I bought a 2007 Toyota Sienna minivan. It is invisible. Can you see it in the photograph below? Look closely: it is such a monumentally boring car that you might miss it at first glance.
|Who van dis?|
I've never lived in a minivan before. This is an experiment. It's a gamble. I am moving all of my shit from a huge van into a tiny one. I feel confident that this is a step toward improving my already-wonderful life, but I am far from certain. Worst case scenario, I burn everything to the ground and go dig a hole in the woods. To live in. Or die in. Doesn't matter.
Pros of living in a minivan (as yet untested):
2) Fuel Economy. This would top most people's list, but I have calculated this only as a fringe benefit. I don't drive enough to create a meaningful disparity in yearly fuel costs when comparing a full-size van to a minivan*. However, I would be happy to burn less gas. Sure, I'll take it.
3) Ride quality. In many scenarios, I love driving a big van. I sit way up above the road. I can see over cars, and I am nearly at the same height as big rigs. King of the highway. However, for short trips and rough roads, a giant old van is not ideal. I don't enjoy driving a huge van around all day while stopping at multiple locations. City driving just plain sucks. Minivans are more nimble. The ride is almost unbelievably smooth. Minivans drive like a comfortable car.
Cons of living in a minivan.
1) Can't stand up. In the big van I can stand up and walk around. It is truly huge. I will need to adapt to putting my pants on sitting down. I will need to do more scooting and less walking. However, everything will be much closer - so I won't need to stretch or scoot very far.
2) Less badass. In the big van, I feel like a badass. I feel like it gives the impression that I have a lot of guts and DIY skills to buy a huge van, modify it, and then park along streets and never pay for housing. All of that will be true of the minivan, but at a glance my existence will appear more humble and less extreme. People will not be as jealous. I like it when people are jealous of me.
3) Can't have humans over. Not as many humans, or as often. I can host people in the big van, and we can have a small party inside. The minivan is big enough to have one person over to watch a movie or sit and talk for awhile. I could have another human spend the night, but even in the big van, having overnight guests was something of a compromise.
There is work to be done.
I spent last night in the minivan. My 4" thick tri-fold mattress is 33"x72". That leaves 15 inches beside the mattress, and 24 inches between the foot of the mattress and the base of the driver's seat. The rear seats fold flat into the floor, so if they are completely removed, there is a big open storage space in front of the back hatch. I assume this is where I will put a house battery for a small solar setup.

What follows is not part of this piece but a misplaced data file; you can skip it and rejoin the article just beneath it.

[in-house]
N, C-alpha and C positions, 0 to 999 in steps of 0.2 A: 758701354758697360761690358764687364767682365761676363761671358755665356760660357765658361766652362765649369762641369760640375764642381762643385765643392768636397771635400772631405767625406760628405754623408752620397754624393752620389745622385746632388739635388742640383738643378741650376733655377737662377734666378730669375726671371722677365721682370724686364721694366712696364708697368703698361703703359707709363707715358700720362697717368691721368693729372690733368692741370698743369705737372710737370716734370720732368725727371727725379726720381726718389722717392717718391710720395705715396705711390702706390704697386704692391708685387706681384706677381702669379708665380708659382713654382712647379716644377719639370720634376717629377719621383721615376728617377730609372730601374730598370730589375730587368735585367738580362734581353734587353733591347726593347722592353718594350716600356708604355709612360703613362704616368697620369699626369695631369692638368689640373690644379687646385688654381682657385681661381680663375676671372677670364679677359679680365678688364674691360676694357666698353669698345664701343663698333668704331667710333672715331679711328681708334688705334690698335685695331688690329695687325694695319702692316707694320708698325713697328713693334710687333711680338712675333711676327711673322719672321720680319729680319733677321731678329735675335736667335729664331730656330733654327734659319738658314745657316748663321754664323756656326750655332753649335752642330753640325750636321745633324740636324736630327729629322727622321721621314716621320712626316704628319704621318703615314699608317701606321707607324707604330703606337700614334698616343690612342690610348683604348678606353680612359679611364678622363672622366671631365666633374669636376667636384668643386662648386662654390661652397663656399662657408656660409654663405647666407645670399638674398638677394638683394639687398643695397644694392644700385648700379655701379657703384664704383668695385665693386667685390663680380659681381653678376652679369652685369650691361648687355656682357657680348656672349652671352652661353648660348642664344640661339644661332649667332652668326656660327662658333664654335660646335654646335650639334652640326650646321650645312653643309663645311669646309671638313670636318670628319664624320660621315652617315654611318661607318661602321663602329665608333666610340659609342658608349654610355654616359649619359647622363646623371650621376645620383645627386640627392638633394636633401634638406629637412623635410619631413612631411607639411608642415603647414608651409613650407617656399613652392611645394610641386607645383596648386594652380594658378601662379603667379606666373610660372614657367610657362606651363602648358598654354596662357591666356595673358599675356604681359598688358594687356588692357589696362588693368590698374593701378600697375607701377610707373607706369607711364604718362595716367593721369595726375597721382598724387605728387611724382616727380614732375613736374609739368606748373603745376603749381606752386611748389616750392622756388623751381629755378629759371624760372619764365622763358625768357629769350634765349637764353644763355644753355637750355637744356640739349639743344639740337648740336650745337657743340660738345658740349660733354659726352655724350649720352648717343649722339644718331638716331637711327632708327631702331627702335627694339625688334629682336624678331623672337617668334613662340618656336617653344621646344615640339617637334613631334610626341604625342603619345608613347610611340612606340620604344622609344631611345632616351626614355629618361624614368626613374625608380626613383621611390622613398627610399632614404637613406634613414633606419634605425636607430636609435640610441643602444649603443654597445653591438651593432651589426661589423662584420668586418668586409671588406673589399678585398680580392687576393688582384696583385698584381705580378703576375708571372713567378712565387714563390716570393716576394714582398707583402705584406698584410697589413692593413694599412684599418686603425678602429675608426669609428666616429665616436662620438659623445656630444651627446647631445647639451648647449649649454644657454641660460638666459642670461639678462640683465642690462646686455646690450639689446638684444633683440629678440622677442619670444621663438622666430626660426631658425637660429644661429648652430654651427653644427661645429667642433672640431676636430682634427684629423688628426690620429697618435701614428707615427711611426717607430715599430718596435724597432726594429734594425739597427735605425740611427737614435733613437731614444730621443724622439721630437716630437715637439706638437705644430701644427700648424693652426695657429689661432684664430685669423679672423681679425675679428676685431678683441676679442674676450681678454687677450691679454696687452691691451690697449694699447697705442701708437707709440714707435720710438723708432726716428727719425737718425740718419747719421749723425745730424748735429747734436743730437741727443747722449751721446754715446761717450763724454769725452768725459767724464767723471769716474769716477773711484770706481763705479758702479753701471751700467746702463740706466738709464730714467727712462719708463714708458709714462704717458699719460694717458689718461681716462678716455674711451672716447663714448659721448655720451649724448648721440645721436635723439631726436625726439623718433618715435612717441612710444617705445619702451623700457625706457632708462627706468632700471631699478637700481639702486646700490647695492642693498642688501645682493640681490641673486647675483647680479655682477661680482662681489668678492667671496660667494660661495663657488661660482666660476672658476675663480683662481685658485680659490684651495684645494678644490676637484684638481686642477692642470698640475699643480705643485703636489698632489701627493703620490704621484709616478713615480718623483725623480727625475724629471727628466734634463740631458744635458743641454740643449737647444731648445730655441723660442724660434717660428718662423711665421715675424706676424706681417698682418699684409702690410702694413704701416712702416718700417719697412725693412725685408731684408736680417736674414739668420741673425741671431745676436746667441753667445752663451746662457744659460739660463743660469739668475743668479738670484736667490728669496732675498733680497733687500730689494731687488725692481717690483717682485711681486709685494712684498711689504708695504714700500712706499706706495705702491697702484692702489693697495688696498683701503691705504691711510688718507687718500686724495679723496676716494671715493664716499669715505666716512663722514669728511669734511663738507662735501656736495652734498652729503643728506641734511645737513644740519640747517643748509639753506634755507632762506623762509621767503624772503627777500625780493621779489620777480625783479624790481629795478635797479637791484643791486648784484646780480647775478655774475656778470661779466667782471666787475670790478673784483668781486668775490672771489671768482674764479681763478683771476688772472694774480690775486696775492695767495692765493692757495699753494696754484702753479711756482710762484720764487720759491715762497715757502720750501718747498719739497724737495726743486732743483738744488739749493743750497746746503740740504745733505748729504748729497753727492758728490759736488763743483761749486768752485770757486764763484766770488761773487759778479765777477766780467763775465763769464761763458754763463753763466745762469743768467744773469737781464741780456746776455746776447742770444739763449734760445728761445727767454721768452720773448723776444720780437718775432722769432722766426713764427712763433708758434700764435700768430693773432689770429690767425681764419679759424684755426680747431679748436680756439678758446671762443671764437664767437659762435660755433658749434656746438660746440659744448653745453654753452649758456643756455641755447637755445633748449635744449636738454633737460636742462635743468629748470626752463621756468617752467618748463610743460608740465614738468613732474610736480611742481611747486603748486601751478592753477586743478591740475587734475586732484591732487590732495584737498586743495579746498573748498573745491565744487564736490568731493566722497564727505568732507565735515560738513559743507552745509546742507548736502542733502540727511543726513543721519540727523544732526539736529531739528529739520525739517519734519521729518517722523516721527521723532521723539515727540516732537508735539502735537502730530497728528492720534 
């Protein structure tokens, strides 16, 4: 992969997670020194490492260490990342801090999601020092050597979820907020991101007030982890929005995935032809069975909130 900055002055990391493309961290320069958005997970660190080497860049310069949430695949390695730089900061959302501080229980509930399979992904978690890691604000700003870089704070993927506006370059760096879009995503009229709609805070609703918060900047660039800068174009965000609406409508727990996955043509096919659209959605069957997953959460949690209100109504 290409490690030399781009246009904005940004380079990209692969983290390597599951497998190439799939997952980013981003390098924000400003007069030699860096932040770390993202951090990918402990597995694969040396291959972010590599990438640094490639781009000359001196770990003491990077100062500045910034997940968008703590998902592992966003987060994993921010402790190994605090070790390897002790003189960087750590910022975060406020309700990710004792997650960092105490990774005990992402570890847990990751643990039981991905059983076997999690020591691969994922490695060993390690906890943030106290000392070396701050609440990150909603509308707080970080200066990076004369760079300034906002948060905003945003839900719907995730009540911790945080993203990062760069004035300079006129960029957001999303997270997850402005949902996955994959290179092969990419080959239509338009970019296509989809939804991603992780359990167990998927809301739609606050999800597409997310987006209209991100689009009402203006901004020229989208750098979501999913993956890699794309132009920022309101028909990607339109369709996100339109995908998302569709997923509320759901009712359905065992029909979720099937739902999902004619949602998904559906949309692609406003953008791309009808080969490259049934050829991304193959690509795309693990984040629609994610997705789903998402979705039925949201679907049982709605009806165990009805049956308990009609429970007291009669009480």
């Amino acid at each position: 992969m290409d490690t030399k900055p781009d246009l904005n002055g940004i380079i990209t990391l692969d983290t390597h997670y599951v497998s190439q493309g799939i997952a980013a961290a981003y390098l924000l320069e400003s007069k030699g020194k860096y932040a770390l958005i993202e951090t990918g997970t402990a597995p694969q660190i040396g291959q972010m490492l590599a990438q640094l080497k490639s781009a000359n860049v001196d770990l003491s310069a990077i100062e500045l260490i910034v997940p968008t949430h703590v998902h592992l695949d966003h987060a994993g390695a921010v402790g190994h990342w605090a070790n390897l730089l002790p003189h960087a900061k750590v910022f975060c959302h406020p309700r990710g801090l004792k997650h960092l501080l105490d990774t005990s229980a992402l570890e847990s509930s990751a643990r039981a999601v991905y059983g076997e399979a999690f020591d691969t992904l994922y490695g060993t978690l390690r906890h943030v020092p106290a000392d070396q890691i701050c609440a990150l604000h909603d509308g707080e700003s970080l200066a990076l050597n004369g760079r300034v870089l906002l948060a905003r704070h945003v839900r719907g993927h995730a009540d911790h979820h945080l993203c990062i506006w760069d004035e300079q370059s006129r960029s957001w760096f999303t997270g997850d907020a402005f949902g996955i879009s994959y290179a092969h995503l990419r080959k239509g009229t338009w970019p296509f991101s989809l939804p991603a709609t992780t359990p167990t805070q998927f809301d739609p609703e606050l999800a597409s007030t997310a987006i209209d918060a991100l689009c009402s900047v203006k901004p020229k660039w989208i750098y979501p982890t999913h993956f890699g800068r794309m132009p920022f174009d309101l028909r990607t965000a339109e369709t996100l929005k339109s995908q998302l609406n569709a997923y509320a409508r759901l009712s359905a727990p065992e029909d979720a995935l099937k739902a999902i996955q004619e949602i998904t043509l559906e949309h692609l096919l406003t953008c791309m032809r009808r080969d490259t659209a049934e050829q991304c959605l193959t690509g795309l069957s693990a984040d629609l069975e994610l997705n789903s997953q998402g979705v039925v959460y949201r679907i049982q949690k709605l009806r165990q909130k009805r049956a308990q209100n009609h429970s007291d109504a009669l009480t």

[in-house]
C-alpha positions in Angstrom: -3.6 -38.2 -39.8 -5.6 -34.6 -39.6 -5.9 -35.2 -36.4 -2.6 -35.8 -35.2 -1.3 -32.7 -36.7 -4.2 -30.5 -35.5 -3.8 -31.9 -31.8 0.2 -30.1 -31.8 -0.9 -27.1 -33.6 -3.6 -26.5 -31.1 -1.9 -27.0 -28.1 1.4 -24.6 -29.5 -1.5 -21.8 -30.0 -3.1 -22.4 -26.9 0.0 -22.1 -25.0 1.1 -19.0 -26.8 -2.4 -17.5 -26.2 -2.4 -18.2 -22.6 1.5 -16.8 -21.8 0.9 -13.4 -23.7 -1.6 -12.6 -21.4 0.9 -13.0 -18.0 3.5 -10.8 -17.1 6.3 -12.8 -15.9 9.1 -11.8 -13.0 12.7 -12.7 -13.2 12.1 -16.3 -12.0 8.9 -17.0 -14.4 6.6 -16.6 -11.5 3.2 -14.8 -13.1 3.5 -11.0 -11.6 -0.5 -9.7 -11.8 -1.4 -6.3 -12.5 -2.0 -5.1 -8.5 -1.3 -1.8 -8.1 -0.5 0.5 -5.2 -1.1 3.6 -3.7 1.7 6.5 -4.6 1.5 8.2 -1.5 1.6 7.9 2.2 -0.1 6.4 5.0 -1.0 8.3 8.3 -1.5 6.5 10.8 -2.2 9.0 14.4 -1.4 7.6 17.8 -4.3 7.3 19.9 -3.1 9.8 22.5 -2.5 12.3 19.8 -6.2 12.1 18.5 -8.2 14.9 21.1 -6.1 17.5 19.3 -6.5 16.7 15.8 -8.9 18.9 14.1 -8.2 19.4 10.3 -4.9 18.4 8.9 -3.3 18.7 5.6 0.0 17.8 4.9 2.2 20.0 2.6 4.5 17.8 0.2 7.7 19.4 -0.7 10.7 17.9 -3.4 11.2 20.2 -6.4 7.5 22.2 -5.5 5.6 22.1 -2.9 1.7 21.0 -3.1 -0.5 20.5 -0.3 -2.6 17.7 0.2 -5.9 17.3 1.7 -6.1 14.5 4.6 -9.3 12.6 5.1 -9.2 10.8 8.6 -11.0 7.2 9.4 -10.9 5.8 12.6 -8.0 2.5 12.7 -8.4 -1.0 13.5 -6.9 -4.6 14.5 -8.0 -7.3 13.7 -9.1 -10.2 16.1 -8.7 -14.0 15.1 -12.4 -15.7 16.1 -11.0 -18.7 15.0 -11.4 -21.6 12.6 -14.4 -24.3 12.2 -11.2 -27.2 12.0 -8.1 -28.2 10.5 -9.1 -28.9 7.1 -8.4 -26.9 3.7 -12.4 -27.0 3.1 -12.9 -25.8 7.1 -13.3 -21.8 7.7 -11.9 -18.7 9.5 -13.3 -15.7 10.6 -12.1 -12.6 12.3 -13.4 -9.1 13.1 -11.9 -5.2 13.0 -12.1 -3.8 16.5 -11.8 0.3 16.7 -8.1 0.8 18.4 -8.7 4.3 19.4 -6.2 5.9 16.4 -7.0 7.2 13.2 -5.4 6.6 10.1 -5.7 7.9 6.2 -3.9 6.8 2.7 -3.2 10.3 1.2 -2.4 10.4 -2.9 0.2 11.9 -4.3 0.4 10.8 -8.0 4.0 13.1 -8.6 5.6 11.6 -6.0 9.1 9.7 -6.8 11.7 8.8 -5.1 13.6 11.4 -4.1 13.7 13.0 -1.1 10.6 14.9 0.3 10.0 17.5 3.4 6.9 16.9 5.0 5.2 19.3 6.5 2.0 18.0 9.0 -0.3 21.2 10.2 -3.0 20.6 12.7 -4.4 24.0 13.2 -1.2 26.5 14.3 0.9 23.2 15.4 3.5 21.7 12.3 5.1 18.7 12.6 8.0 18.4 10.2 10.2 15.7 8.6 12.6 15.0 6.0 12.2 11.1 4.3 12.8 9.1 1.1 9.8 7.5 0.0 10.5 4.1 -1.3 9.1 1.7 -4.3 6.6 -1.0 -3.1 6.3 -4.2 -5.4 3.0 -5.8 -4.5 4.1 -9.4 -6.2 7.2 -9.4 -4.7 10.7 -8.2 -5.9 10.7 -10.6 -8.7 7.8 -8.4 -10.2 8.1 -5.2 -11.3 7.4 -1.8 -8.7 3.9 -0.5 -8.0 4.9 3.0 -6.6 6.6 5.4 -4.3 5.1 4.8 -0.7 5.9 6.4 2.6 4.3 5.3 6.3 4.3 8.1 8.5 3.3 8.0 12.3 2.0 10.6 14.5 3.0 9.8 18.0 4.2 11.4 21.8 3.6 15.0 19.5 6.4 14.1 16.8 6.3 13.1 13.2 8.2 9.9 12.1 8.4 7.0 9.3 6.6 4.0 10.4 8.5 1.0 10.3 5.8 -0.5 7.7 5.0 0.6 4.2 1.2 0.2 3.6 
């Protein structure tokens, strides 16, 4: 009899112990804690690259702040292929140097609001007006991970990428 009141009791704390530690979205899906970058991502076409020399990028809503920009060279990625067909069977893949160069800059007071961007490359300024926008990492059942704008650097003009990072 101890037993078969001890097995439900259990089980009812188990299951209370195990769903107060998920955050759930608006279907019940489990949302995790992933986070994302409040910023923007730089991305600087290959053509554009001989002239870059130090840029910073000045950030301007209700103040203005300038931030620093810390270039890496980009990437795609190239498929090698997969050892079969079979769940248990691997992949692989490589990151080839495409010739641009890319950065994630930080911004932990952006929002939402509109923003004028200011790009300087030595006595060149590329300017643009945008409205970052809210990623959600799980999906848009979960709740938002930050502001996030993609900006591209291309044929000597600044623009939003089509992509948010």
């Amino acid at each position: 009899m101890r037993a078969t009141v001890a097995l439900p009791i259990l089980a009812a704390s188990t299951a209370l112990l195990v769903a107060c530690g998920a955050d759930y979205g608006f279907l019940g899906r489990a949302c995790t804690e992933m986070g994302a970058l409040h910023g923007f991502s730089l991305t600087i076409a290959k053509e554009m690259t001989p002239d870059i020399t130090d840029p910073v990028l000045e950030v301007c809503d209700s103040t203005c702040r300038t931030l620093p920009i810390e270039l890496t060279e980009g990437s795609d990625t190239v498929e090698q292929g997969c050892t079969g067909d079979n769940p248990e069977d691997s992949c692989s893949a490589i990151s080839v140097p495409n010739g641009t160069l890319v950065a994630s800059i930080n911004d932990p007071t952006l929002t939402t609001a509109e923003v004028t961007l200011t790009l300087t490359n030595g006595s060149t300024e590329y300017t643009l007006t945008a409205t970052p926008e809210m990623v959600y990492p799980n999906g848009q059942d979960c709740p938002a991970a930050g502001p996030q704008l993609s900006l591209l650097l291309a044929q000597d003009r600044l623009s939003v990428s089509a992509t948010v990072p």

The Sienna has two rear sliding doors. The windows in the sliding doors can be lowered. All of this allows for a huge amount of cross-breeze. However, mosquitoes and such exist, so I will need to make bug screens, and I don't have a solid plan for that yet. I need to create airflow while all of the windows and doors are closed. A roof vent with a strong fan would work great, but standard dome vents tend to ruin the stealth on an otherwise invisible vehicle. I have some ideas for homemade low-profile roof openings, but I have not made a full design yet.
I'll mention that I paid $5500 for the Sienna. Full disclosure. It's the most I've spent on a vehicle since my very first van in the early 2000s. The higher cost makes me slightly more hesitant to start cutting huge holes in the roof. Not THAT much more hesitant - I'll certainly do it - but I will feel fully aware that cutting a hole in the roof is the point of no return. Experimental roof openings are sure to obliterate the resale value of any family minivan.
I need to make new curtains or window coverings. I need to permanently remove the back bench seats, and build a plywood lid to go over the storage hole. I need to put carpet down over the entire back area. I need to design storage that will fit everything I need while not permanently blocking the sliding doors or the hatch.
I am making this up as I go. Two weeks ago, I was not considering a minivan. I was not considering anything less than a full-size van with a fiberglass high-top. Then I started looking at vans without a high-top. Then I started looking at minivans. Until you actually try it for yourself, it is hard to know how much space you need for living comfortably in a vehicle. This is an experiment.
I am happy. I am excited. I have a good amount of past experience living in vans, and there was also that time I outfitted a Ford Festiva for cross-country road tripping with my wife and a tiny dog. Outfitting a Toyota Sienna is only the latest experiment to see if I can further optimize my relationship with the universe. Much of that work is still internal. In the big scheme of existence and reality as we perceive it, vans remain a meaningless goof.
Logic and experience tell me that the perfect vehicle to live in is a standard-size 90's conversion van with a 16" high-top and all of the back seats removed. Curiosity compels me to try something else.
*Hypothetical fuel costs using round numbers and more miles than I drive:
Big Van: 15,000 miles / 15mpg = 1000 gallons. 1000gal @$2.50 = $2500/yr
Minivan: 15,000 miles / 25mpg = 600 gallons. 600gal @$2.50 = $1500/yr
Sure, I'll take a savings of $1000 per year - but considering this is the equivalent of $83 per month, I would say living in a bigger van is WELL worth the greater fuel cost if that is what you choose to do. Other variables speak much louder to me - the primary objective is to be happy and healthy.